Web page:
Aereo & the Rebel Startup Myth: Some Say “Not Where You Want to Be”

2/20/14Follow @jpruth

There is a certain mystique to playing the radical in an old, traditional industry. However, stirring things up almost guarantees the incumbents will push back—and push back hard.

If that tension leads to a legal spat, most startups do not have a war chest ready for a lengthy battle. Nor do they have the time. So, following in the footsteps of a company like Aereo, which has been defending itself all the way to the U.S. Supreme Court, is far from an ideal scenario. Just this Wednesday, Aereo got hit with an injunction in a federal court in Utah, blocking the service in that state as well as Colorado, Kansas, New Mexico, Oklahoma, Wyoming, and other locales.

New York-based Aereo debuted two years ago, offering access to miniature antennas that stream broadcast TV shows to mobile devices—all for a monthly fee of $8 plus tax for basic service. Part of Aereo’s legal argument is that the viewer already has the right to watch the programs at home. But one of the big questions raised at Aereo’s first press conference was whether broadcasters would cry foul since the startup was not paying for the content.

Eventually they did.

The major TV networks—including ABC, CBS, NBC, and Fox—struck back claiming Aereo’s service infringed on copyright and rebroadcasting regulations. The cases coiled their way through the lower courts, with Aereo claiming victory on some fronts. But last September, Brian Roberts, CEO of NBC’s parent Comcast, said in a PBS interview that he believes what Aereo does is flat out illegal.

Before taking on powerful incumbents, startups should think about the clout they are up against, says Michael Phillips, an associate with law firm Fensterstock & Partners in New York. He says startups need to know what existing rules are in play before those rules get used against them. “You don’t want your technology to look too much like regulatory arbitrage,” he says. “That’s the problem Aereo has run into.”

There is a fine line, Phillips says, between innovation and cleverness that has gone too far. On one hand, he says, Aereo looks like a savvy advance over old TV antennas. “But when you look at [their] satellite dish array and how every [user] is assigned an itty-bitty antenna,” he says, “it begins to look like this is just a strategy to work around the Copyright Act.”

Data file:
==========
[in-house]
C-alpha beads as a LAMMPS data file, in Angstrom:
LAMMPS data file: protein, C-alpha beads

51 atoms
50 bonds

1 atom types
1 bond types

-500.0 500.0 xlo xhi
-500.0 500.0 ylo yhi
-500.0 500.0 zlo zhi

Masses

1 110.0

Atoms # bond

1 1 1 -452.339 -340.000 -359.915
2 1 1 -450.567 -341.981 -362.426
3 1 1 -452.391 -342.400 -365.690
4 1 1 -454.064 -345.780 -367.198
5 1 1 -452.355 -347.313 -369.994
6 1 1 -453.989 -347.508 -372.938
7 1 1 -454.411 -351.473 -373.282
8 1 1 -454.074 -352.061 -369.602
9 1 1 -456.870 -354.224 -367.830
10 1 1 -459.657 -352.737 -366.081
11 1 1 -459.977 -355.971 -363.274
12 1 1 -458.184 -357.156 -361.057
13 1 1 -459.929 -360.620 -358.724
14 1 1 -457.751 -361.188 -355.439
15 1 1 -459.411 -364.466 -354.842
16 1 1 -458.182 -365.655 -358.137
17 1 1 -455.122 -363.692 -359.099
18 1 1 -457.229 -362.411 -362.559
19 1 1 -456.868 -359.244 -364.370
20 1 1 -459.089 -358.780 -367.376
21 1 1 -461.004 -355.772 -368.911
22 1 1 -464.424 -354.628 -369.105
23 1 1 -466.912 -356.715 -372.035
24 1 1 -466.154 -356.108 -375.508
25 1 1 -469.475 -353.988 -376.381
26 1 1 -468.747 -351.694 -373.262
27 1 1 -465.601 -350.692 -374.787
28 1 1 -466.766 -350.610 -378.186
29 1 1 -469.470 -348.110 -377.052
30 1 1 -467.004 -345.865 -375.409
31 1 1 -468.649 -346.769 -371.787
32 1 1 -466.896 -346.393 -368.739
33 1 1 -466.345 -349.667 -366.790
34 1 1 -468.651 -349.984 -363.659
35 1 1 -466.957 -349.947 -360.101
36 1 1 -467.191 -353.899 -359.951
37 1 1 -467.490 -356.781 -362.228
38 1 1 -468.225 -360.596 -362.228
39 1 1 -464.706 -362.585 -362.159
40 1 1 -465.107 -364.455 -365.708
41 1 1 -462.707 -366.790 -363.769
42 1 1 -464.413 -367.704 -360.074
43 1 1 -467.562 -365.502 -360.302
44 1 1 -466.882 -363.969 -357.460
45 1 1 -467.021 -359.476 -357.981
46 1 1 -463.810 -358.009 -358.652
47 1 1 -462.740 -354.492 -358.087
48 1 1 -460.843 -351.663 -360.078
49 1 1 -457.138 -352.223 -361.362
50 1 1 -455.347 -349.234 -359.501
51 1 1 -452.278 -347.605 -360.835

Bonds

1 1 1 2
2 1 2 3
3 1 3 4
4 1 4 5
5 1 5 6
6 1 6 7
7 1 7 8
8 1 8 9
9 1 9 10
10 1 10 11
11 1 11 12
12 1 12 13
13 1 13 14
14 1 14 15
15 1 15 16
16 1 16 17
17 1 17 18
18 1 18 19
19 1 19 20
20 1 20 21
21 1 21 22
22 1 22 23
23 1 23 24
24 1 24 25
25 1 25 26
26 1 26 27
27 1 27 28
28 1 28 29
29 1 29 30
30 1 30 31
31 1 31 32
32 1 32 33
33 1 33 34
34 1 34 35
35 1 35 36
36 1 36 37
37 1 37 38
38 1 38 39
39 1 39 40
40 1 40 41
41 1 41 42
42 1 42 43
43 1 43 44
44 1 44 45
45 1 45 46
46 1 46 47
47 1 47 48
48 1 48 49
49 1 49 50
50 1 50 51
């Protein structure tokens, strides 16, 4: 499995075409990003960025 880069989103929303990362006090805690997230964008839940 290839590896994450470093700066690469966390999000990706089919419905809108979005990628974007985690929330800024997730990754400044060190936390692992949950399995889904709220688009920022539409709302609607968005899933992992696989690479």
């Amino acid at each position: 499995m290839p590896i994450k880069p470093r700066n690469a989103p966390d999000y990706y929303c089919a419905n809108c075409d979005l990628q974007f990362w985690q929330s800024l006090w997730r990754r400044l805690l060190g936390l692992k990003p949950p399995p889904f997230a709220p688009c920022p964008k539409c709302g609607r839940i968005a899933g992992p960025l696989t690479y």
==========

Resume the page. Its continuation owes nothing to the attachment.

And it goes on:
Phillips thinks startups need to look hard at the risks of taking on an industry.

Phillips thinks startups need to look hard at the risks they face.

For all their ingenuity, sometimes startups must bend to the rules, Phillips says. That makes playing the rebel dicey, he says, if startups cannot adjust their technology to both satisfy regulators and be profitable. “For some, it’s the core of the enterprise or nothing,” Phillips says. “That’s Aereo’s circumstance. If the system they’ve set up violates the Copyright Act, then that’s it for Aereo.”

Aereo’s case is due to be heard this April by the U.S. Supreme Court. The company stated it welcomes the chance to resolve the matter once and for all. Its CEO, Chet Kanojia, seems to be looking forward to some finality to the fight.

But Phillips believes Aereo might be a bit wary that the highest court in the land took on its case rather than defer to the lower court rulings. If Aereo loses before the Supreme Court, he says, the brand might still have some market appeal—but it would not be the same service anymore. “That’s a scary risk for any startup or its investors to take on,” Phillips says.

The allure of being the rebel, he says, can be a persuasive way to quickly build a client base. Apple is a classic example. But Phillips says startups should think about being more subtle and careful about what they want to revolt against. “With the Aereo case, some of the judges look at it as rebelling against the law,” he says. “That’s not where you want to be.”

So far Aereo has come out ahead in some of  its legal quarrels, but a rival startup called FilmOn X has not, says Andrew Goldstein, a partner with law firm Freeborn & Peters in Chicago. Britain-based FilmOn X, which previously went by the name Aereokiller, also offers streaming content from TV broadcasters. Goldstein says FilmOn X lost some of its courtroom fights, stalling its plans. (Incidentally, FilmOn X recently requested to have a voice in Aereo’s case—a request Aereo is fighting.)

Indeed, the consequences of building a business around supposed loopholes in the law can be harsh. Goldstein wonders if other startups taking this approach understand what they are getting into. “It could be a house of cards,” he says. “If you’re in this scenario, someone is likely going to test your loophole; your whole business could come tumbling down.”

Goldstein says Aereo’s fight differs from other startups battling within an industry because Aereo has Internet mogul Barry Diller as a backer. However, the outcome of the case could be a lesson for all. “If the Supreme Court rules in favor of Aereo, … Next Page »

João-Pierre S. Ruth is the editor of Xconomy New York. He can be reached at jpruth@xconomy.com and followed on Twitter @jpruth. Follow @jpruth

Single Page Currently on Page: 1 2

By posting a comment, you agree to our terms and conditions.